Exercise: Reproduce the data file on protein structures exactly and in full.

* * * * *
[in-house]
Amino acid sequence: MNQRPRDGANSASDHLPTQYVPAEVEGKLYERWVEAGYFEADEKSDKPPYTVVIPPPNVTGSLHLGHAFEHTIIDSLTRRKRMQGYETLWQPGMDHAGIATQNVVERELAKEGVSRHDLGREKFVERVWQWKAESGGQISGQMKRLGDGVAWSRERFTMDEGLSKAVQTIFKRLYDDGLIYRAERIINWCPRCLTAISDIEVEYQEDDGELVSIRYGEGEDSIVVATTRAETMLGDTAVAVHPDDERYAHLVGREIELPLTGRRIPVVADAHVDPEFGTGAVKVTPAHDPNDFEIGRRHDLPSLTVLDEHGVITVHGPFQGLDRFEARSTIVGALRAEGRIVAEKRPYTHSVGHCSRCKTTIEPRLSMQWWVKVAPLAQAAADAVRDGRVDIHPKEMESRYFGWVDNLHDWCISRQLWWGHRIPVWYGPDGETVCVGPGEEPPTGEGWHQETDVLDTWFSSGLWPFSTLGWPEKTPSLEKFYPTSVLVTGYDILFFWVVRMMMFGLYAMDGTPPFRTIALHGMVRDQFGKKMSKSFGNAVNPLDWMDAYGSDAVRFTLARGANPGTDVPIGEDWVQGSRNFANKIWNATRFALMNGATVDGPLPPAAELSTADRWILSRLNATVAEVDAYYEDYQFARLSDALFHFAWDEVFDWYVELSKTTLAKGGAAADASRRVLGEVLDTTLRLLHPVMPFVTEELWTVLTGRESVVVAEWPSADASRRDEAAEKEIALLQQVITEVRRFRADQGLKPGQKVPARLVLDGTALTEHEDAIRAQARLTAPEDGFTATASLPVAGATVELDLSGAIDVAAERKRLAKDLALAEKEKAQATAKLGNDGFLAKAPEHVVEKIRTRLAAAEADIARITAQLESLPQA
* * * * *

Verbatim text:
[in-house]
Amino acid sequence: MNQRPRDGANSASDHLPTQYVPAEVEGKLYERWVEAGYFEADEKSDKPPYTVVIPPPNVTGSLHLGHAFEHTIIDSLTRRKRMQGYETLWQPGMDHAGIATQNVVERELAKEGVSRHDLGREKFVERVWQWKAESGGQISGQMKRLGDGVAWSRERFTMDEGLSKAVQTIFKRLYDDGLIYRAERIINWCPRCLTAISDIEVEYQEDDGELVSIRYGEGEDSIVVATTRAETMLGDTAVAVHPDDERYAHLVGREIELPLTGRRIPVVADAHVDPEFGTGAVKVTPAHDPNDFEIGRRHDLPSLTVLDEHGVITVHGPFQGLDRFEARSTIVGALRAEGRIVAEKRPYTHSVGHCSRCKTTIEPRLSMQWWVKVAPLAQAAADAVRDGRVDIHPKEMESRYFGWVDNLHDWCISRQLWWGHRIPVWYGPDGETVCVGPGEEPPTGEGWHQETDVLDTWFSSGLWPFSTLGWPEKTPSLEKFYPTSVLVTGYDILFFWVVRMMMFGLYAMDGTPPFRTIALHGMVRDQFGKKMSKSFGNAVNPLDWMDAYGSDAVRFTLARGANPGTDVPIGEDWVQGSRNFANKIWNATRFALMNGATVDGPLPPAAELSTADRWILSRLNATVAEVDAYYEDYQFARLSDALFHFAWDEVFDWYVELSKTTLAKGGAAADASRRVLGEVLDTTLRLLHPVMPFVTEELWTVLTGRESVVVAEWPSADASRRDEAAEKEIALLQQVITEVRRFRADQGLKPGQKVPARLVLDGTALTEHEDAIRAQARLTAPEDGFTATASLPVAGATVELDLSGAIDVAAERKRLAKDLALAEKEKAQATAKLGNDGFLAKAPEHVVEKIRTRLAAAEADIARITAQLESLPQA